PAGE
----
A little blue haired lady came in before lunch and was looking for something for her remodeled library. Ronny had played AR's, Bozaks, K-horns, and KLH electrostats and she said that none of these had a very nice "tone". She asked what these were and he said they were not new, and had just come in on consignment according to the tag and were high for used equipment ($500.00 in those days was rare for any used speakers). She asked to hear them and Ronny rustled up some cables and hooked them back up. All sorts of "toneful" stuff must have come out with the tweeter missing and the hole in the cabinet behind the slats where it mounted pouring forth like some newly found reflex port. The lady said that these were perfect and wrote out a check very quickly. She asked to have them delivered so Ronny had them put on a truck that came back in right after lunch. Now....at 3PM: Enter, Woody from his lst class at UT and he asked me where the Minigon was and I told him Ronnie had sold it to a lady before lunch and they had been delivered. Woody, being horrified, looked up the invoice and got the ladies name and no. and called to tell her that there wer some pieces missing inside and that he would be glad to have them brought out and put back in. The lady said that would be fine.

So time passed and none of the field service guys came back in by closing time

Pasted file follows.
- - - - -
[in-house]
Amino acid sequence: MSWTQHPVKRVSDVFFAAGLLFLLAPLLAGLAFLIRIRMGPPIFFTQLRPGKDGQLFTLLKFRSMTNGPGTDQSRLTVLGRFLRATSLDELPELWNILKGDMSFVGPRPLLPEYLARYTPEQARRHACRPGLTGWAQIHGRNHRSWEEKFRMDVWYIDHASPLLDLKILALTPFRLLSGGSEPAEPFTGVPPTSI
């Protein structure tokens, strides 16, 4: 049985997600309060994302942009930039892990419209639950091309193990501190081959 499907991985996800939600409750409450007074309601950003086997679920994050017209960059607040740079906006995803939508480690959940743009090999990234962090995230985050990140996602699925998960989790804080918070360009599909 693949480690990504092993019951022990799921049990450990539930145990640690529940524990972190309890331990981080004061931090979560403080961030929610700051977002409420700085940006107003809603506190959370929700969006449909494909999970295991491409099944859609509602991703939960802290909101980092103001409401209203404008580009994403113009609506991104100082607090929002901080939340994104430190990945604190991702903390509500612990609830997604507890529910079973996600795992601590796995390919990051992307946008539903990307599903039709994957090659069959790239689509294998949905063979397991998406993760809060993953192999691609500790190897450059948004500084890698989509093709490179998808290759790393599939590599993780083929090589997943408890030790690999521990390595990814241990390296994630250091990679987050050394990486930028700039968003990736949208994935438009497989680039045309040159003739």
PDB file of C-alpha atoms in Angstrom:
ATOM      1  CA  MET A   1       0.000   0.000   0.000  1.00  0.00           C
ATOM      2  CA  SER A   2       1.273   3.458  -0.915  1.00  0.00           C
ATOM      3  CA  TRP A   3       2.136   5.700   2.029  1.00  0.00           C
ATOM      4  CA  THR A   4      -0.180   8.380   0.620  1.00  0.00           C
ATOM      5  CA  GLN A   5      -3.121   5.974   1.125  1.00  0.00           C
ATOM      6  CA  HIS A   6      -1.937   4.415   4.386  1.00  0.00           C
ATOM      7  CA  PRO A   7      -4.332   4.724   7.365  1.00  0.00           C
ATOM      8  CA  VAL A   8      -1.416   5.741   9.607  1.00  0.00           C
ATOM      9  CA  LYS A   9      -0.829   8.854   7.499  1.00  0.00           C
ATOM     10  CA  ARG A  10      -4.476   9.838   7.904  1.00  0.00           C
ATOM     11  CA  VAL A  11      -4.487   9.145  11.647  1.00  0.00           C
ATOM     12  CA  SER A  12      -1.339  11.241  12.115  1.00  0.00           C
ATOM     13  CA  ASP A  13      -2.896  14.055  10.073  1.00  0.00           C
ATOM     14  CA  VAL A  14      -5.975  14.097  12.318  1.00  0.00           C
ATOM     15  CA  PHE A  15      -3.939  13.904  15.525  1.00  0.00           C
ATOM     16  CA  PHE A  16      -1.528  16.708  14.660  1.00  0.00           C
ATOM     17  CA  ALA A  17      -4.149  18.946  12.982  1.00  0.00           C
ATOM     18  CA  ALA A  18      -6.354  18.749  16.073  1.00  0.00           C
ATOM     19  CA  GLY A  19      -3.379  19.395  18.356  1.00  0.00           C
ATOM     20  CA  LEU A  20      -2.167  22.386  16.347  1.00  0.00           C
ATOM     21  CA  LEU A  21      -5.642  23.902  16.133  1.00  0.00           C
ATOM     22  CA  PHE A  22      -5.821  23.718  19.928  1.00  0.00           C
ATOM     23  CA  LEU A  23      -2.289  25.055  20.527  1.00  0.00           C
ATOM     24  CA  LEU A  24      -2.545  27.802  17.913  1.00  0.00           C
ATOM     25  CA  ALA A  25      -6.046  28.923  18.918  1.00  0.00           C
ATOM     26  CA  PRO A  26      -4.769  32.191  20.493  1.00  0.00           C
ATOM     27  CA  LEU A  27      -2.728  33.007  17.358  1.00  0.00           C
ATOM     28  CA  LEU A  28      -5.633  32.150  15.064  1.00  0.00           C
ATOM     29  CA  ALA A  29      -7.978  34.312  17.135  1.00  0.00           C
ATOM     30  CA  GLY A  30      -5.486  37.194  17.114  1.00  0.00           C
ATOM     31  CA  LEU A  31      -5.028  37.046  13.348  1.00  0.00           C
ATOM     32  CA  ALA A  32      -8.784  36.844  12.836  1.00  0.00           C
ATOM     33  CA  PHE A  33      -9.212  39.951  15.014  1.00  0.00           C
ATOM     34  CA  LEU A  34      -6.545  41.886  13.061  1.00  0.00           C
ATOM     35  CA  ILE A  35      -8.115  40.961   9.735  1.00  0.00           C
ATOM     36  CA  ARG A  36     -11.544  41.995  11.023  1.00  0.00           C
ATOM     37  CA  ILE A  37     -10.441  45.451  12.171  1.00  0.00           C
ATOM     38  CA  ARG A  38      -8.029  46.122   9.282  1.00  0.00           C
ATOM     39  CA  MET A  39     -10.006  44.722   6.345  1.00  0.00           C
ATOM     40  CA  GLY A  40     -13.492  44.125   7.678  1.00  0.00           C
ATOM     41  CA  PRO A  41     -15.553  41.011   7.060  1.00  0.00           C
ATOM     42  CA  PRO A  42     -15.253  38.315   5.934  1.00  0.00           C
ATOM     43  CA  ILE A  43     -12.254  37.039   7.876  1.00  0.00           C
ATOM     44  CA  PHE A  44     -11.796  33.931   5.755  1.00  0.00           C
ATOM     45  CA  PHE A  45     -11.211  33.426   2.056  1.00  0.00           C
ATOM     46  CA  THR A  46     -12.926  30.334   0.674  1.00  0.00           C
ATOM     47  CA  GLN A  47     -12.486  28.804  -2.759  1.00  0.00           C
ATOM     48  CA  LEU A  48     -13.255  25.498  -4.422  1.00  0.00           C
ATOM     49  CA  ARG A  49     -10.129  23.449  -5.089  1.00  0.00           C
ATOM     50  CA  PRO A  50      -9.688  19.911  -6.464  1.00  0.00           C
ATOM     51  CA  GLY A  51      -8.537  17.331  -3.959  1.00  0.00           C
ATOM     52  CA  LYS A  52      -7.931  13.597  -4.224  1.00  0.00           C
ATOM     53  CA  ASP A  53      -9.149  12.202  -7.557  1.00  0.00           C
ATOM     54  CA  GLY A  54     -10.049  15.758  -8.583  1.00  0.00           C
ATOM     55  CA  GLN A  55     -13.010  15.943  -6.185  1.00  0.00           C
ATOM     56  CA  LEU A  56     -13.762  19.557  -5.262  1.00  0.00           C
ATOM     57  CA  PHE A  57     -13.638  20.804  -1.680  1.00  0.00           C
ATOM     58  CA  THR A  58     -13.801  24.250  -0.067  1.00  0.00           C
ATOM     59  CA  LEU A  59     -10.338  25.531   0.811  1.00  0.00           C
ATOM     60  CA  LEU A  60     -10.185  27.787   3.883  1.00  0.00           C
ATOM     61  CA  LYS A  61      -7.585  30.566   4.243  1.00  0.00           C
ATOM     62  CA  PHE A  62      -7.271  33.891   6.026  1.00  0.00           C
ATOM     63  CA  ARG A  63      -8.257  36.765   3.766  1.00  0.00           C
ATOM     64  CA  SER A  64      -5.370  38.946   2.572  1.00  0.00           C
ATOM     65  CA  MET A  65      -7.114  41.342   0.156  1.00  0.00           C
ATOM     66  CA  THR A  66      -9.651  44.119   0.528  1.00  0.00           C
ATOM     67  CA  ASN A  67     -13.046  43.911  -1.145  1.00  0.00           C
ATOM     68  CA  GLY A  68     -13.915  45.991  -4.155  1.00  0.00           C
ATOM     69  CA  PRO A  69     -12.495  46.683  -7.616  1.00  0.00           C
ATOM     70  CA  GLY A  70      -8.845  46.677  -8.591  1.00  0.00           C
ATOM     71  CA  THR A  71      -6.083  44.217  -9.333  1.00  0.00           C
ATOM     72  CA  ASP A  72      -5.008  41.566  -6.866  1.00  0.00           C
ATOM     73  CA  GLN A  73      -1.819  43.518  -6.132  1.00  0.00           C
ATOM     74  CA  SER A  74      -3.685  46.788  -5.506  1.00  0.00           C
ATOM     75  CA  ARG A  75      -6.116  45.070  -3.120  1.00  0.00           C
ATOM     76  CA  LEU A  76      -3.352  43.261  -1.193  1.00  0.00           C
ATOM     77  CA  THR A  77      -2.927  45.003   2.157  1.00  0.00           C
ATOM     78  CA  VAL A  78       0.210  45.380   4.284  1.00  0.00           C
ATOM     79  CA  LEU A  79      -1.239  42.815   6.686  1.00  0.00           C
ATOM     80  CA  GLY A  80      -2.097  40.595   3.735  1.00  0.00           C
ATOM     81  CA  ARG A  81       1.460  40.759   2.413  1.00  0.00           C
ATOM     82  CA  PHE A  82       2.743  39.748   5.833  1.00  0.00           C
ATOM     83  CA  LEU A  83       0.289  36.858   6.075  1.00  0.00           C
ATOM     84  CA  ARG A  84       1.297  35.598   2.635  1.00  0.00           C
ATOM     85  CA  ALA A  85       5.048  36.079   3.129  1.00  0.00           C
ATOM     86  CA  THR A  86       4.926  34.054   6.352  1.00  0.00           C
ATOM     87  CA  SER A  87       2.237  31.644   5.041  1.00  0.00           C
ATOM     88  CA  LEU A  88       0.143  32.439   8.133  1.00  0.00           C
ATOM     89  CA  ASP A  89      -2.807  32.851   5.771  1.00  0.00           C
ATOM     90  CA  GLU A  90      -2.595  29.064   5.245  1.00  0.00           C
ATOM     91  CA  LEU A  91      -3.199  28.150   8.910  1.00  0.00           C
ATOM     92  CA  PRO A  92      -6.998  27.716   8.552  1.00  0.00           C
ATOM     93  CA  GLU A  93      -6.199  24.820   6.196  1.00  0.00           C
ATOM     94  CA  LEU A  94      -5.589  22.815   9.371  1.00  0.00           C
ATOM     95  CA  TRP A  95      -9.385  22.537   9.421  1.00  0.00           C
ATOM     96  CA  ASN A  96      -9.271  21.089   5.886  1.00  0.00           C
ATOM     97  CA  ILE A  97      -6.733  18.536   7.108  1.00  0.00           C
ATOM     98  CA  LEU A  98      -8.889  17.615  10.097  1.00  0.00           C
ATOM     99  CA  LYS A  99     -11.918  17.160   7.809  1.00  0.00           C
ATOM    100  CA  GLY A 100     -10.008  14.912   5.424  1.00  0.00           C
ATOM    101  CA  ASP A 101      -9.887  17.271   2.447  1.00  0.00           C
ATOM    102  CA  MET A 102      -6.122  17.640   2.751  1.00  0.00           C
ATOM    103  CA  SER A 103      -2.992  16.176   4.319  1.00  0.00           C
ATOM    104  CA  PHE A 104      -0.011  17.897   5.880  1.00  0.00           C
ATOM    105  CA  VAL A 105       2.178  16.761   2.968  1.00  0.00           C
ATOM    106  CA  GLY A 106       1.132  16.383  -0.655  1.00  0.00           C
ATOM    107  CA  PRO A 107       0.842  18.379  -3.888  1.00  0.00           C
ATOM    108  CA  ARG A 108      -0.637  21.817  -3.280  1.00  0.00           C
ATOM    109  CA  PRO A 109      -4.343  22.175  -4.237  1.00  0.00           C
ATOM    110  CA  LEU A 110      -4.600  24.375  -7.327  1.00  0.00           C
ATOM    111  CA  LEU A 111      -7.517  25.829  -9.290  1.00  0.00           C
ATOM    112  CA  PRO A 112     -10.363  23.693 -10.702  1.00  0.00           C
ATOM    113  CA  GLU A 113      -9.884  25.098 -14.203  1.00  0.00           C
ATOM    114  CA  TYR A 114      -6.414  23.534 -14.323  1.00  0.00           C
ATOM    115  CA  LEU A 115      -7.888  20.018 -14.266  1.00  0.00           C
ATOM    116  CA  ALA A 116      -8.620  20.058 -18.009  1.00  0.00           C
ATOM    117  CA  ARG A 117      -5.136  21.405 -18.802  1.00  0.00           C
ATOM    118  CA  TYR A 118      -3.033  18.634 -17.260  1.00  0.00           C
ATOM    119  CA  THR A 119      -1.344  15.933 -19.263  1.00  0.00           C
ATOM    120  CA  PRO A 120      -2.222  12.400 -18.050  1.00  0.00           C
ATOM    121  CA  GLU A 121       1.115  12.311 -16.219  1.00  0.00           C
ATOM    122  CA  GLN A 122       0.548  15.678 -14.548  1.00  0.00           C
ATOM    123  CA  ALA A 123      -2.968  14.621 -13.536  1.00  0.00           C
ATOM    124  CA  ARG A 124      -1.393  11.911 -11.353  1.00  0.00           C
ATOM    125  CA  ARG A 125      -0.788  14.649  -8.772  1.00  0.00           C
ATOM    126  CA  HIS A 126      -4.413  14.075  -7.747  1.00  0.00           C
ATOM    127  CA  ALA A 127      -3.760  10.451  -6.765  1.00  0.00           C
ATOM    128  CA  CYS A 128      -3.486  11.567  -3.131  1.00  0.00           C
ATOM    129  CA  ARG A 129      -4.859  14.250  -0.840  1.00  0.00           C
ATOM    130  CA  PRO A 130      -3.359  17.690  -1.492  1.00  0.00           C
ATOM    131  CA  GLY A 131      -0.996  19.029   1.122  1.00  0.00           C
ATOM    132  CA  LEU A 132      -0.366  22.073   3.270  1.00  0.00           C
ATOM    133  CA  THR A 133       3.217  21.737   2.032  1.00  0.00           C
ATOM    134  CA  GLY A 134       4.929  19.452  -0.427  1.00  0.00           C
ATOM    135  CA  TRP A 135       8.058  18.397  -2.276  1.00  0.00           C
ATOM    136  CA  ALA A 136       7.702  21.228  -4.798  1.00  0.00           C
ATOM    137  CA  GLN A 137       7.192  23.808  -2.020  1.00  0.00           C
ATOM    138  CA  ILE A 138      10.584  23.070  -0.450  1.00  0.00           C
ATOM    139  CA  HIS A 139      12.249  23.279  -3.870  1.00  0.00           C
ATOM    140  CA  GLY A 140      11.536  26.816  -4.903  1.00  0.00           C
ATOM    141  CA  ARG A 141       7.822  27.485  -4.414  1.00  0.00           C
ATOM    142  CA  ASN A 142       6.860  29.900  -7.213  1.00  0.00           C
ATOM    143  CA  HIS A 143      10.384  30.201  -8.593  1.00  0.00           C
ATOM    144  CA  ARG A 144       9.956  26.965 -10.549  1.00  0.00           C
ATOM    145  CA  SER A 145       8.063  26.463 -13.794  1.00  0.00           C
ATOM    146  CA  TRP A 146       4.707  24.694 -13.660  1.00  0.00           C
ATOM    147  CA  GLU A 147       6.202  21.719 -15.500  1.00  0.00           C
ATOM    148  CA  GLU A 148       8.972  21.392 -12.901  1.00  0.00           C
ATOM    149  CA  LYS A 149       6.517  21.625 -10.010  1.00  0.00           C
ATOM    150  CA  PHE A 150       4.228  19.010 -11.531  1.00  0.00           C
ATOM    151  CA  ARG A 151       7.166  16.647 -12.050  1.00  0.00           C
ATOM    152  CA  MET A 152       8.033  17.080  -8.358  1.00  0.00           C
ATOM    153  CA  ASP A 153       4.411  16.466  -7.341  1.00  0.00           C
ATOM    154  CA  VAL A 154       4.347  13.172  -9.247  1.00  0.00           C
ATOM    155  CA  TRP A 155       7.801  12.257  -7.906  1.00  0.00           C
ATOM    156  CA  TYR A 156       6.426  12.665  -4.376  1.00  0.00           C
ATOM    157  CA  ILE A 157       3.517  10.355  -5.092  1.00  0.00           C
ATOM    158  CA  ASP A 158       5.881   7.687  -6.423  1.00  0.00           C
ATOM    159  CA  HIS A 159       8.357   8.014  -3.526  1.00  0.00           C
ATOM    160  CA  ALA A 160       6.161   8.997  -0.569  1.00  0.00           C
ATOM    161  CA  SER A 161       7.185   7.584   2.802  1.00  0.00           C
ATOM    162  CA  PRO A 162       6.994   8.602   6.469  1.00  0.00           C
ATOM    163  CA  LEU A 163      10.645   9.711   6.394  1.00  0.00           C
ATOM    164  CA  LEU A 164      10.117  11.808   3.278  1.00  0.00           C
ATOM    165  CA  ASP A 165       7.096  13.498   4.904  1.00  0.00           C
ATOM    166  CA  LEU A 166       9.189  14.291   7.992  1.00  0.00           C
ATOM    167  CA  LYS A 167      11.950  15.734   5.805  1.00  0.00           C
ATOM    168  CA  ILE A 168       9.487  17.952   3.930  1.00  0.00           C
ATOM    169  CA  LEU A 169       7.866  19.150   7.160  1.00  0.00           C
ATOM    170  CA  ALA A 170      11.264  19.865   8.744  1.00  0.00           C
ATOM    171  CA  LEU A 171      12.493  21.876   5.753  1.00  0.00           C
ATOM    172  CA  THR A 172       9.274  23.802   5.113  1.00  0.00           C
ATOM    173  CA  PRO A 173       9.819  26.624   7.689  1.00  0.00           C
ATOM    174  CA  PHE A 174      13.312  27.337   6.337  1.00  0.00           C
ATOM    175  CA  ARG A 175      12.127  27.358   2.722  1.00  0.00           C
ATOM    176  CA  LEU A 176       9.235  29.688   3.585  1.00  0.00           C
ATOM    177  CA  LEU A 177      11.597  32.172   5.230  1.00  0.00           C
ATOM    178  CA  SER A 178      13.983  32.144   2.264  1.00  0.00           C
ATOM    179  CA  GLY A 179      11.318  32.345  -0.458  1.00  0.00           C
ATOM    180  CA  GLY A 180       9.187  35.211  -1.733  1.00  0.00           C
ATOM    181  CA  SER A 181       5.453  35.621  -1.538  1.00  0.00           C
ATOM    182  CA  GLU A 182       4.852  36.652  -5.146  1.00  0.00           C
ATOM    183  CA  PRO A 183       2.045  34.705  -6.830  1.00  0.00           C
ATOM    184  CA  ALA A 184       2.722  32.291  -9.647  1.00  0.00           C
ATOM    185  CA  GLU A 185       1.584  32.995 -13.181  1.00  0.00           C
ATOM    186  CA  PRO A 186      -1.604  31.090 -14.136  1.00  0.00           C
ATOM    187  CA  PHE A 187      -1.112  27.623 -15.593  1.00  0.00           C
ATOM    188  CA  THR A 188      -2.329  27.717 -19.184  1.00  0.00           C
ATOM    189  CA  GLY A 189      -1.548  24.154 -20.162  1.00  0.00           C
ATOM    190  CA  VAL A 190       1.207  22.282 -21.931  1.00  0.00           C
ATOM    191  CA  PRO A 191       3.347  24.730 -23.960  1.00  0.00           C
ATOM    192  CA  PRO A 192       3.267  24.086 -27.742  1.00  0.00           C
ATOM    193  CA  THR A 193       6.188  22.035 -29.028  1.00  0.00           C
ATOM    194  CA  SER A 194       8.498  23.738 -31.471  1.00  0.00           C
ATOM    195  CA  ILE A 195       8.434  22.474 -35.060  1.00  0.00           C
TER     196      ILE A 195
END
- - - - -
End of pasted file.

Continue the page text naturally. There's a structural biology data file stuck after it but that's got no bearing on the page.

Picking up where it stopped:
so he called back and told her his plight and the the lady asked if he could bring bring the parts by on his way home. Woody finally agreed and took the tweeters out to this really nice place with 4 white columns out front and proceeded to reinstall the tweeters and upon getting them both in, turned on her old Fisher receiver and cranked them up. It tuns out that apparently someone had "fiddled" around with these before and the tweeters had not been
hooked up to the correct terminals or whaterver on the crossover. All at once
all this somewhat more brilliant sound poured forth. Woody smiled really big and went to tell her he was finished. He left and all seemed OK.

The next morning the lady called the shop and I talked to her. She complained that Woody had been over to put something back in to her Minigon but that something was terribly wrong and that they sounded very "tinney" to her. son I
sent a service guy pout and he later called back and said there was nothing wrong. They were working just fine. So he left. The lady came in a couple of days later and talked to JRC the owner about all this. So JRC lit a fire under
Woody to go and return her Minigon to its original "wonderful-tone". Ok....here is the most avid, (read rabid) high end JBL and Marantz freak that had ever lived, (up to that time, of course), going out to do this ugly deed.

He arrived and talked with the lady for a long time and tried to plead with her not to do this terrible thing. She wouldn't have any part of that and threatened to call the owner back. So Woody "clipped" the wires and left this
gaping hole (geriatrically re-engineered reflex port) where the tweeter had been and left with his tail tucked between his legs.

You can imagine how none of us would EVER let him forget the "downgraded Minigon" episode. There are many, many other crazy stories from those days too.



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Duration Product Used:   an Audiophile